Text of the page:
I asked them to do the translation again as the standard was completely unacceptable and it was returned to me in a similar (though slightly improved) state to the first effort - full of spelling mistakes, grammatical errors, literal translations, omissions, missing punctuation, untranslated words (including a 600-word section) ...

And of course the translator simply had no idea of how to translate the technical terms ...

I advised the agency that the translation was inadequate and that I would have to make deductions for the time taken to re-translate the document using trados and promptly received an invoice for the full amount!!

I'm sorry to gatecrash your post - I was planning on starting a new post but as the topic is so similar ...

Does anyone have any idea of the legalities here? What happens if I don't pay the agency on the basis of their non-compliance to the PO? (The agency is US based whereas I am based in the UK).

Many thanks in advance,



Riccardo Schiaffino  Identity Verified
United States
Local time: 04:11
Member (2003)
English to Italian
+ ...
So I'm not the only one... Oct 12, 2006

Claudia Iglesias wrote:

...a short sample test can be very helpful. I have already posted jobs with a short sample and received machine translations, for the sample!

I also received a copule of sample translations done with free MT software. It boggles the mind, and goes a long way towards explaining the poor esteem often accorded to our profession.

[Edited at 2006-10-12 04:45]


Local time: 12:11
French to Dutch
+ ...
This happens Oct 12, 2006

Carefully test your translators before giving them a full translation: a short test, a small translation, a bigger one, etc. Test his translator's capacities and his compliance to your structure and deadlines. This should be a lesson. I agree with Andy, I would just pay him in full and forget him, but with my payment I would sent some comments.

Some people never will understand what a translation is about and think that work on internet = easy money. I have to proofread translations for which my 12-year old son should have done better.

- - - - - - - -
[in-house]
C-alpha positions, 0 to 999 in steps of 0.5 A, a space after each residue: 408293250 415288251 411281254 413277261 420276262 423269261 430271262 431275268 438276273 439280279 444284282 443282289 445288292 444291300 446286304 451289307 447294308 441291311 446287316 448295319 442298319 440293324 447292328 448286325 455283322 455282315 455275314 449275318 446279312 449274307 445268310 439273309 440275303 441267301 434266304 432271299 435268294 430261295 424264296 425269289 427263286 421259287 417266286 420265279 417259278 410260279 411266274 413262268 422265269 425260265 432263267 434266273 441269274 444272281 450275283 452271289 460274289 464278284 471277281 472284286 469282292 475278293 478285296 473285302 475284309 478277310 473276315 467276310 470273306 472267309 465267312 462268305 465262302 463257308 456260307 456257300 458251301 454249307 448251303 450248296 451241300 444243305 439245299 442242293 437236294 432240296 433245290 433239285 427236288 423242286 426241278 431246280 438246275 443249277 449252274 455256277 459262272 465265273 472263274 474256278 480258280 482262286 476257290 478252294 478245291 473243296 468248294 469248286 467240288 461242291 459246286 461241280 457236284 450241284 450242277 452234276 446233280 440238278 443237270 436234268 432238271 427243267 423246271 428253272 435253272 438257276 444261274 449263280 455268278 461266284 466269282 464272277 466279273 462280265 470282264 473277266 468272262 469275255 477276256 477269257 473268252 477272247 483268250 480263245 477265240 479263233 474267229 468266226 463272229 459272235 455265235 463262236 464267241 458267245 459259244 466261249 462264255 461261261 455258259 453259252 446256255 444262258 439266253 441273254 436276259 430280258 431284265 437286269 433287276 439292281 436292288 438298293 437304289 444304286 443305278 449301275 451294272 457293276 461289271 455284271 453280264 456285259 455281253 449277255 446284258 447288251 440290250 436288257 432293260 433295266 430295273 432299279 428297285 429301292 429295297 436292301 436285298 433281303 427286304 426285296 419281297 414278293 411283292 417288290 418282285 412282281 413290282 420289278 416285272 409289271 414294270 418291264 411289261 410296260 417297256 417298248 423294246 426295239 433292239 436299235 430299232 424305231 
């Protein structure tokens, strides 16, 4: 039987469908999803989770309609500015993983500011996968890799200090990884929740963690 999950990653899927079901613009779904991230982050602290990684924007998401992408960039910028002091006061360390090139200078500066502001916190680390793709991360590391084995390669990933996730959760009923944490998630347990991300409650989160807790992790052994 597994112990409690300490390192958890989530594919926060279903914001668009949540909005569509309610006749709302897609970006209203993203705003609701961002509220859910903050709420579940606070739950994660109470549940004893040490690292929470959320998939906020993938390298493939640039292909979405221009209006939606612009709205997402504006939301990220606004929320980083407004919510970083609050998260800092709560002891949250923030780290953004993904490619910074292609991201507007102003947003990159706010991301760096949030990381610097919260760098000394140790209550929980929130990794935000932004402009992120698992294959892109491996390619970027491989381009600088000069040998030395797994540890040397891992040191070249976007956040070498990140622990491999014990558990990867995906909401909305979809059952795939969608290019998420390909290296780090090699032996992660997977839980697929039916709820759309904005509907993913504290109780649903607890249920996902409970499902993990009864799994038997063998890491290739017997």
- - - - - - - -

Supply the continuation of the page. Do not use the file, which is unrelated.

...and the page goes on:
Giulia TAPPI  Identity Verified
Local time: 12:11
French to Italian
+ ...
I had the same experience Oct 12, 2006

and it turned out to be an interpreter, who had translated the text in the night, because she was busy interpreting in the daytime!!
Now, I state very clearly my conditions: I tell the translator I give her/him 50% of the price in case I have to review the text , and more if it is almost perfect.
But of course, in addition, I never work with such people again!


Irene N
United States
Local time: 05:11
English to Russian
+ ...
I'm puzzled Oct 12, 2006

Giulia TAPPI wrote:

I tell the translator I give her/him 50% of the price in case I have to review the text , and more if it is almost perfect.

You hire a colleague for half a price and expect something "almost perfect"?

How would you know that it is almost perfect without reviewing it? Or did you mean "editing"? How much is "more"?... Oh, well, just curious.

What is mind-boggling to me is how people, both individual and agencies, give or accept work based just on resumes or Proz bids/quotes?!?!? In my world I live strictly by the word of mouth and only after the recommendation of someone known to me personally, be it an outsourcer or a colleague, I would proceed in any direction. At least, when a serious volume and a close deadline are involved.

Certain exceptions can be made based on a long and impressive history of Kudoz answers on a subject, or a truly overwhelming resume backed by materials included in published websites, and/or equally concrete proof.

Closer to the subject - to cut your losses could be a wrong but definitely the easiest way out. Just a paid lesson learned.


[Edited at 2006-10-12 07:57]

[Edited at 2006-10-12 08:06]